Thursday afternoon, I welcomed Duki Bongo MBozo, who is First Under Assistant Delegation Secretary for Tourism Development at the South African Embassy here in Washington DC.  His consultation appointment was of an emergency nature, and he had been attempting to make one with me since early Wednesday.
“That woman,” he fumed, as he sat down primly on the couch by the picture window overlooking the White House, all the while shaking his finger in the direction of Gretchen – whose desk is outside the heavy oak double doors leading into my office from the reception area, “ought to be disciplined!”
“For what?” I inquired.
“For… for… for lack of respect!” MBozo asserted. 
“How, exactly?” I pressed.
“Ah…” he fumbled, “Uh… that is… Well, when I announced myself to her, she showed absolutely no indication whatsoever of being impressed!”
“We get a lot of diplomats in here,” I observed.  “I suspect she may have become somewhat jaded.”
“Furthermore,” he persisted, “she declined my dinner invitation most… insolently.”
“Gretchen is both young and from the Pennsylvania farm country,” I explained.  “Please forgive her inability to appreciate your cosmopolitan sophistication, Your Excellency.”
“’Your Excellency!’” MBozo responded with an ebullient tone.  “Now, that’s more like it!  I don’t suppose you could arrange for… Gretchen, is it?  For Gretchen to… accept… another invitation from me, should I choose to offer it?”
“Alas,” I informed him with a slow shake of my head, “Washington DC is not KwaZulu-Natal, Limpopo or MPuma-Langa.  Women here are not obligated upon pain of exteme sanction to accept a gentleman’s advances simply because he is a highly placed government official.”
“Oh,” MBozo replied, obviously taken aback.  “I see.  Well, that explains a lot, then.”
“So, you are new to your post here in the United States?” I surmised.
“Three weeks,” he confirmed.  “Before that, I was a Special Mission Agent for President Jacob Zuma.”
“And what,” I wondered, “did the duties of such an august post entail?”
“They consisted primarily,” he proudly declared, “in controlling the criminal element.”
“In what way?” I pursued.
“By keeping lies and distortions concerning the construction of President Zuma’s compound at Nkandla out of the papers, off the television and away from radio broadcasts.”
“Lies and distortions?” I queried.  “Of what sort?”
“Ah… mostly of a… financial nature,” he elaborated.  “Also, occasionally, incidents of… innuendo or personal slander were involved.”
“Interesting,” I cautiously allowed.  “And in return for your loyal service, President Zuma saw to it that you were posted here at the Embassy, I presume?”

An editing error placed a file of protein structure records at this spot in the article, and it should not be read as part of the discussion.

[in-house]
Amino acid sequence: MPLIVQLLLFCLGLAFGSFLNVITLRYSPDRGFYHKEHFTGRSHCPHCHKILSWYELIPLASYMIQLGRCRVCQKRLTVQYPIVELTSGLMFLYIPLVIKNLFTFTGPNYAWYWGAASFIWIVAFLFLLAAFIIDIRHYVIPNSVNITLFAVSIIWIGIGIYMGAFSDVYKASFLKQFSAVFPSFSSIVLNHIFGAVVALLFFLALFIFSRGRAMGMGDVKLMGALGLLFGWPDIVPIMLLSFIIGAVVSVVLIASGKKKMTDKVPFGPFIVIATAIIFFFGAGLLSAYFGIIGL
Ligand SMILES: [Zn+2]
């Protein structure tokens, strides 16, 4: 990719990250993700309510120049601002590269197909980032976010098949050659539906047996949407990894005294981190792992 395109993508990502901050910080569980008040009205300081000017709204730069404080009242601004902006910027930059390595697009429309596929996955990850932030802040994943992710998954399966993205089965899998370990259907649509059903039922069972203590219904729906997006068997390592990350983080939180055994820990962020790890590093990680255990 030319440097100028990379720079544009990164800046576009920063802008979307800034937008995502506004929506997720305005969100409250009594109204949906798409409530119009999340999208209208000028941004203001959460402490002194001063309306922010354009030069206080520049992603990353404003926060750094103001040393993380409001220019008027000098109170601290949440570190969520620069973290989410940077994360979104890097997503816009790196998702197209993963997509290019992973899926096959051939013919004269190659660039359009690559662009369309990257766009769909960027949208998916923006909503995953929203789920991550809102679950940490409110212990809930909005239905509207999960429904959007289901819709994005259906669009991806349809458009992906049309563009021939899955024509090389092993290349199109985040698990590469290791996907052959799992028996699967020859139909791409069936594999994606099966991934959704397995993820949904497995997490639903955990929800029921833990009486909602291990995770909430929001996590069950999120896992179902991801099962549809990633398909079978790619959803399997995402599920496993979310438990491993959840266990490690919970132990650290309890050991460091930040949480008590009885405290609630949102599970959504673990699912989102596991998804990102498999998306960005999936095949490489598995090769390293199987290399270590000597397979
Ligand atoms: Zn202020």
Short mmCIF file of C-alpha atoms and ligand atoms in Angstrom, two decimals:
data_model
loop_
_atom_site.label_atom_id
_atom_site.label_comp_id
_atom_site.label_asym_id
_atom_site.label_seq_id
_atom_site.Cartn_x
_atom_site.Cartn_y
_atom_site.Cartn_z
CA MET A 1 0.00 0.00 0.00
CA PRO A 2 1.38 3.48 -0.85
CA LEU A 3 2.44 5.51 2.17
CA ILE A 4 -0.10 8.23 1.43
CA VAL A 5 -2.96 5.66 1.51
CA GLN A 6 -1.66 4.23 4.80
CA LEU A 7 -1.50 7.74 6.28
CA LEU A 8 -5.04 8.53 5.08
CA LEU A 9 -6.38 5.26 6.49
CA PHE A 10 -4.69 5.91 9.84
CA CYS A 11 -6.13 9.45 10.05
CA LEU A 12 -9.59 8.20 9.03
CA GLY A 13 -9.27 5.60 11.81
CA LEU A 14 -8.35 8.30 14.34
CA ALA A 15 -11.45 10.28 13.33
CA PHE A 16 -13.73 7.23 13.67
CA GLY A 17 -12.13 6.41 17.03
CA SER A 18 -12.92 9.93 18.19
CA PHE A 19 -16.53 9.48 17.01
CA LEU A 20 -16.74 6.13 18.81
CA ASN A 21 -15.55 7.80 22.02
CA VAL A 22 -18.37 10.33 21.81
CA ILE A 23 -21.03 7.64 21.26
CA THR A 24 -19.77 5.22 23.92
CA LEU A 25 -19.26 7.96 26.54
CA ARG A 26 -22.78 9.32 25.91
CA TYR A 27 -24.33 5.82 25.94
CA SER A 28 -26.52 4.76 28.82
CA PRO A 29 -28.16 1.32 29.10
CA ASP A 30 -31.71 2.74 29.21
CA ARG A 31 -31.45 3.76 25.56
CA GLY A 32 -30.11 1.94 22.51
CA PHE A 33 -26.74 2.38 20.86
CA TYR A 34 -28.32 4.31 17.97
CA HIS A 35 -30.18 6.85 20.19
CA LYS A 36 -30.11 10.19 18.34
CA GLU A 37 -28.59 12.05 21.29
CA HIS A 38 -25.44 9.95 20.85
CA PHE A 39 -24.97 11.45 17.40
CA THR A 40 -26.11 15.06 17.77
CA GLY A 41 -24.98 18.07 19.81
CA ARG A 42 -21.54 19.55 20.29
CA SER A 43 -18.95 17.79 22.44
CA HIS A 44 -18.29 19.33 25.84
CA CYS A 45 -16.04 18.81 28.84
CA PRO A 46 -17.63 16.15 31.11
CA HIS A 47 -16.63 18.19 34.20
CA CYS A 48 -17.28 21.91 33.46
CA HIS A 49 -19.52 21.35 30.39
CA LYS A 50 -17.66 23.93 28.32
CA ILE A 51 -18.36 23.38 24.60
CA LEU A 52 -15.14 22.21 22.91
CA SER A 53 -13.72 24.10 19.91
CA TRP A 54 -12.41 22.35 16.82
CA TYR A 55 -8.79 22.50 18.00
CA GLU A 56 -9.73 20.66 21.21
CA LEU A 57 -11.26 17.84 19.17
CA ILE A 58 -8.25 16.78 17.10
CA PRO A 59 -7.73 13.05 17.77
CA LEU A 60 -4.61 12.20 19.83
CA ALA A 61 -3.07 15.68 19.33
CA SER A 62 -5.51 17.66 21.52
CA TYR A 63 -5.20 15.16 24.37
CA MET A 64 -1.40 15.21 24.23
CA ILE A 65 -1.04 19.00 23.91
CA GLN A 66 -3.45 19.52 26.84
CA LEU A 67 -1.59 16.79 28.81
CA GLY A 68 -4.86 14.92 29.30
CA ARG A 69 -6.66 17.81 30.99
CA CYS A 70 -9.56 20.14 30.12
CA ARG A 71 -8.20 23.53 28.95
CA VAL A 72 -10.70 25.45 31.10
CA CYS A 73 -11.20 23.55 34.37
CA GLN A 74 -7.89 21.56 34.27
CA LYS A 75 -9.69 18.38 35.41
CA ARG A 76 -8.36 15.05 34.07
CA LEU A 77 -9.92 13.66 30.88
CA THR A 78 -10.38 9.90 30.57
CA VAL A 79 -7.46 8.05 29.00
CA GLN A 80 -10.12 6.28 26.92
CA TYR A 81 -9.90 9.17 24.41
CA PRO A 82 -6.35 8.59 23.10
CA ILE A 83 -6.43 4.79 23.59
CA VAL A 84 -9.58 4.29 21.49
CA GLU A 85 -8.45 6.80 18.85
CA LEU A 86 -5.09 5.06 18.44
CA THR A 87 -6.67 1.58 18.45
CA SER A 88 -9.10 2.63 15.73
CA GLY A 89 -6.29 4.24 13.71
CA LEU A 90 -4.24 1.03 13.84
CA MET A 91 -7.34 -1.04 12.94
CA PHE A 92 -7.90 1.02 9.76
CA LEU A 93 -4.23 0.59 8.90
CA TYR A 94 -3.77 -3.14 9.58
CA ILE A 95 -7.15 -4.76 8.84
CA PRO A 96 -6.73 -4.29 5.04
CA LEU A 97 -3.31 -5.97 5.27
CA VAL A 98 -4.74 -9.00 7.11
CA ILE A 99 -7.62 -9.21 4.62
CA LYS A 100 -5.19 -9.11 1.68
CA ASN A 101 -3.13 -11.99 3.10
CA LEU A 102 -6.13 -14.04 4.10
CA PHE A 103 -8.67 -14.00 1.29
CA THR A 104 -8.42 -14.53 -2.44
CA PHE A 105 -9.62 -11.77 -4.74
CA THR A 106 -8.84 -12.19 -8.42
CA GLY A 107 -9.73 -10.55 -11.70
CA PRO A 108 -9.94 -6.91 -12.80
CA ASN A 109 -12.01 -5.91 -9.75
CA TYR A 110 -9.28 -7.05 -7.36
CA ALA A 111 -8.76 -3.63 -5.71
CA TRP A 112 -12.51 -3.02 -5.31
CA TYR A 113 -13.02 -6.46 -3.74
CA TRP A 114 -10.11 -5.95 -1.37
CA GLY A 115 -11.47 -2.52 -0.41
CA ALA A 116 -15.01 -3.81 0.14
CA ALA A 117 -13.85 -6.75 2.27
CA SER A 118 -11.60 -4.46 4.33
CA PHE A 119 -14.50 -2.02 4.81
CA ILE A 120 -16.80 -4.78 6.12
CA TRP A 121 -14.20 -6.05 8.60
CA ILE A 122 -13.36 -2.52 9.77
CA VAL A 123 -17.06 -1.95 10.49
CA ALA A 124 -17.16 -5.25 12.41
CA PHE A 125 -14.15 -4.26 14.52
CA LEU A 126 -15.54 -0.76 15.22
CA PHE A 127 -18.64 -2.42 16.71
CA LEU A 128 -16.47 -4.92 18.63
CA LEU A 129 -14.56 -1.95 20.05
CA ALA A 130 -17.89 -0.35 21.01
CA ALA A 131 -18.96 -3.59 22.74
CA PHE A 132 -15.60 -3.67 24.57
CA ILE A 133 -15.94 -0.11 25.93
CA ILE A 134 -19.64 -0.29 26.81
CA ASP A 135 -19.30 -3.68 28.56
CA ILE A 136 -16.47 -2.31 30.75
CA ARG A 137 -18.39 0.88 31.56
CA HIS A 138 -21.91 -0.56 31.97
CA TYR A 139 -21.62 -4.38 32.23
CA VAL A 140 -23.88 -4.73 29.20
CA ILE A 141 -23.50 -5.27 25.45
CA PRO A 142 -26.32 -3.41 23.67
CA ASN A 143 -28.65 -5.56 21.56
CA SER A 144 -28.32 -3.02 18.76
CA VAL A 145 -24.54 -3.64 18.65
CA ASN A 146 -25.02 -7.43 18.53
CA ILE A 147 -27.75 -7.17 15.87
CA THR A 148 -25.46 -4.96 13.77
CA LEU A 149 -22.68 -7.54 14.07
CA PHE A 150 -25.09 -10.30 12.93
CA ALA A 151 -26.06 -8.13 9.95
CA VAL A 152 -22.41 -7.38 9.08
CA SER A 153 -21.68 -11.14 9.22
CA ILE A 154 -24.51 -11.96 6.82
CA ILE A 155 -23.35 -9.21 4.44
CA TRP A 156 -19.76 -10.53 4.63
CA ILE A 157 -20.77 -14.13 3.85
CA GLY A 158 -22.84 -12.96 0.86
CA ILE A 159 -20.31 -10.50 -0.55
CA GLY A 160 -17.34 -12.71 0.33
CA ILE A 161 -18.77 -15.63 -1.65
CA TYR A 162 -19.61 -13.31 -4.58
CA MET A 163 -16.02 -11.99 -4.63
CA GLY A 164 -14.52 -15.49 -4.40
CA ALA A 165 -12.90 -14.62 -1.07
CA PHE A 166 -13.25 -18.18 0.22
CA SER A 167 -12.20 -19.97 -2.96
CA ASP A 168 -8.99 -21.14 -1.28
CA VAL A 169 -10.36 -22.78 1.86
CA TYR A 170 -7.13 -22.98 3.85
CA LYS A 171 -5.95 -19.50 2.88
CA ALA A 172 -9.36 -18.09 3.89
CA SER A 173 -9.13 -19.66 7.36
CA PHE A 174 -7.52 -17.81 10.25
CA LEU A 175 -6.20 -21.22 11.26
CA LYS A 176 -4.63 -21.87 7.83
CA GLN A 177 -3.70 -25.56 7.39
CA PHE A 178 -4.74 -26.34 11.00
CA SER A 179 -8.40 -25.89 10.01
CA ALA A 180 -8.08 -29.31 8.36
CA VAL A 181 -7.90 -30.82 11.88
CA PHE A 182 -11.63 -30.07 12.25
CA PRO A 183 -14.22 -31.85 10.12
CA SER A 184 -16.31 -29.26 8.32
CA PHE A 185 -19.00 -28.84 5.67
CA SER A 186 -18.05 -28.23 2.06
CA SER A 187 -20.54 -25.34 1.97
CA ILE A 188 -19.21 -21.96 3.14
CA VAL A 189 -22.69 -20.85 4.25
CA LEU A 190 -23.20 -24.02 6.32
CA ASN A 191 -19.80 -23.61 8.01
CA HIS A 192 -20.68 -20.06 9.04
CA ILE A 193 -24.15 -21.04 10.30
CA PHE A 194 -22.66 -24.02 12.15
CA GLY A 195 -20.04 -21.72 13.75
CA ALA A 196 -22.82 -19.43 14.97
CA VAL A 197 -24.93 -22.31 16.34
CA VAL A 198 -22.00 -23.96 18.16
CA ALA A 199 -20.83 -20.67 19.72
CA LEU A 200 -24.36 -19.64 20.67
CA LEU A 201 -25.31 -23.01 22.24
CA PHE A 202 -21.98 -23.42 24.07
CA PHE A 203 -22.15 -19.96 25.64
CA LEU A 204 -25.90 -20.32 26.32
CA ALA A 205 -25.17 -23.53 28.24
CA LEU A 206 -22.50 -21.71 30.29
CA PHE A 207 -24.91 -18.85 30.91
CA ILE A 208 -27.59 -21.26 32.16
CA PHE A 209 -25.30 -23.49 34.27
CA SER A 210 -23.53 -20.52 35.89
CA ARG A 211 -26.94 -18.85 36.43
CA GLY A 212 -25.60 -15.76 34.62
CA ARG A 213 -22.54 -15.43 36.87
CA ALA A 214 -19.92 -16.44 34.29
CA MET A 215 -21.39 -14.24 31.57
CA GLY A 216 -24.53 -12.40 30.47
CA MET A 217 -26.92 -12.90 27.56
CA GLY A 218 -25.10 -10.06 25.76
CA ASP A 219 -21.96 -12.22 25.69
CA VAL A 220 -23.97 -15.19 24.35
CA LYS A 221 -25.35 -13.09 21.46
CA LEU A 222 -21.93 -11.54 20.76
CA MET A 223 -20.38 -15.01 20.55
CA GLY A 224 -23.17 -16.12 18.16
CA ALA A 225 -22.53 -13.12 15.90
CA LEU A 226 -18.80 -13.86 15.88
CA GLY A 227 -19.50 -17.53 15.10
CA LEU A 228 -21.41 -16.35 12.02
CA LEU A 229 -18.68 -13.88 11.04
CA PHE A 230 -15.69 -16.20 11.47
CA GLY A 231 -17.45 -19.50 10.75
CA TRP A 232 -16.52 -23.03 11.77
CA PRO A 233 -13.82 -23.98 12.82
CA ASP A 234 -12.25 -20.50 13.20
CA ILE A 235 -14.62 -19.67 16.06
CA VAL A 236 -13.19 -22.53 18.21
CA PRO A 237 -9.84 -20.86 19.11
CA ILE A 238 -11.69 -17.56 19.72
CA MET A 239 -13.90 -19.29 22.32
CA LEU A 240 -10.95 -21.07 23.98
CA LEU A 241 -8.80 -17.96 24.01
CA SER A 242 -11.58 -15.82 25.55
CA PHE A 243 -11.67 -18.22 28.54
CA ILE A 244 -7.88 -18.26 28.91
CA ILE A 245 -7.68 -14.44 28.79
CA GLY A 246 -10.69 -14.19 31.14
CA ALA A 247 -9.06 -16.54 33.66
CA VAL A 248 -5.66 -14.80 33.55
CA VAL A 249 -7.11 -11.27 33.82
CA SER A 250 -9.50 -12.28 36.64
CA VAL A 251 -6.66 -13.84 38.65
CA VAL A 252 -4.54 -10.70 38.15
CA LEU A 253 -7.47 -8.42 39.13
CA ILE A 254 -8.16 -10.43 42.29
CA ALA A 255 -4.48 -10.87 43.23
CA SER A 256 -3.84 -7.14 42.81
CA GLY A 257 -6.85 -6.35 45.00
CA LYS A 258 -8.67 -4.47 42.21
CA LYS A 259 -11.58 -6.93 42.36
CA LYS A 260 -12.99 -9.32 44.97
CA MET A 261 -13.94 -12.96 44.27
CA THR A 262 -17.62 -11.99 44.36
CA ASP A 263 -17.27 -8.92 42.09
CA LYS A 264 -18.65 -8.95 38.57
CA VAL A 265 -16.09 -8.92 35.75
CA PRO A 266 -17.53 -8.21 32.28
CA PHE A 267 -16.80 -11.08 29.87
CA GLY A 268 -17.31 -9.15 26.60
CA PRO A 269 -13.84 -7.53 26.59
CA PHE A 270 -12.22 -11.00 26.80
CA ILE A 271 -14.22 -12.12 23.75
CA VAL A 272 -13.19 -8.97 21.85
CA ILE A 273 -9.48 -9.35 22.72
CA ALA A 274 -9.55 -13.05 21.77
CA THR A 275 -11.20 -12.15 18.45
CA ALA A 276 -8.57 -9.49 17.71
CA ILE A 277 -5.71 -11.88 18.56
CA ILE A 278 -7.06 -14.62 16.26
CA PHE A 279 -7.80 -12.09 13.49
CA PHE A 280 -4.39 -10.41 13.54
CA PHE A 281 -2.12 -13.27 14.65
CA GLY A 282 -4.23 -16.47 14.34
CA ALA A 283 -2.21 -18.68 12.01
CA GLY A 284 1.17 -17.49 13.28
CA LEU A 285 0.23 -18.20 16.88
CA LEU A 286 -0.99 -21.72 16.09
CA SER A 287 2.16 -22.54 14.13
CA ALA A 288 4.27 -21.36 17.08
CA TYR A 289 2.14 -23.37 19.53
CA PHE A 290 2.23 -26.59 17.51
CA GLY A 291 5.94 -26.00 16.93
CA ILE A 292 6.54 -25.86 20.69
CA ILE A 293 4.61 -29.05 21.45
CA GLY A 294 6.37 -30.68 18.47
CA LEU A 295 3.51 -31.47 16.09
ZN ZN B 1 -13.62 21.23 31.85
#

“He also provided me with two of my five wives,” MBozo beamed, “as well as with numerous… social introductions.”
“It would seem,” I told him, “that President Zuma appropriately rewards his supporters.”
“Indeed he does,” MBozo happily acknowledged.  “But if someone is not, well, then they had better watch their step… and keep a sharp eye out behind, at that, too!  Which brings me to the purpose of my visit here today, Mr. Collins, because when President Zuma made a speech at Impendle in KwaZulu-Natal on Wednesday, some of his remarks were greatly misinterpreted by… shall we say, dissenting criminal elements.” 
“You are referring,” I concluded, “to President Zuma’s declaration that black Africans should not own dogs?”
“Exactly,” MBozo assured me.  “You know, he made a number of other statements in that speech, such as telling black Africans not to use the white man’s lightening lotions on their skin, or try to straighten their hair so as to look like the white man, and so forth – all very good advice, I would say.  And he sang a few verses of Shoot the Boer along with the crowd, too – but none of that seemed to bother anyone, not in the least.  His enemies only focused on what he said about dogs.  And soon there was an uproar – not only in South Africa, but everywhere!”
“People are very sensitive about dogs,” I reminded him.  “Why, right here in America, this very year, when Mitt Romney told a story about strapping a travel cage with his dog in it to the top of the family car for a road trip, there was a huge brouhaha about it.”
“Interesting,” MBozo mused.  “In his speech, President Zuma noted that in South Africa, too many times you see a truck go by and the white man driving has his dog sitting up front with him, meanwhile, there is a black workman riding in the back, on the flat bed of the truck, exposed to the rain and cold wind.  But when Mitt Romney reversed the situation and put a dog outside in the cold wind, you Americans were horrified.  Do you suppose this… obsession with dogs is why Romney lost the election to Obama?”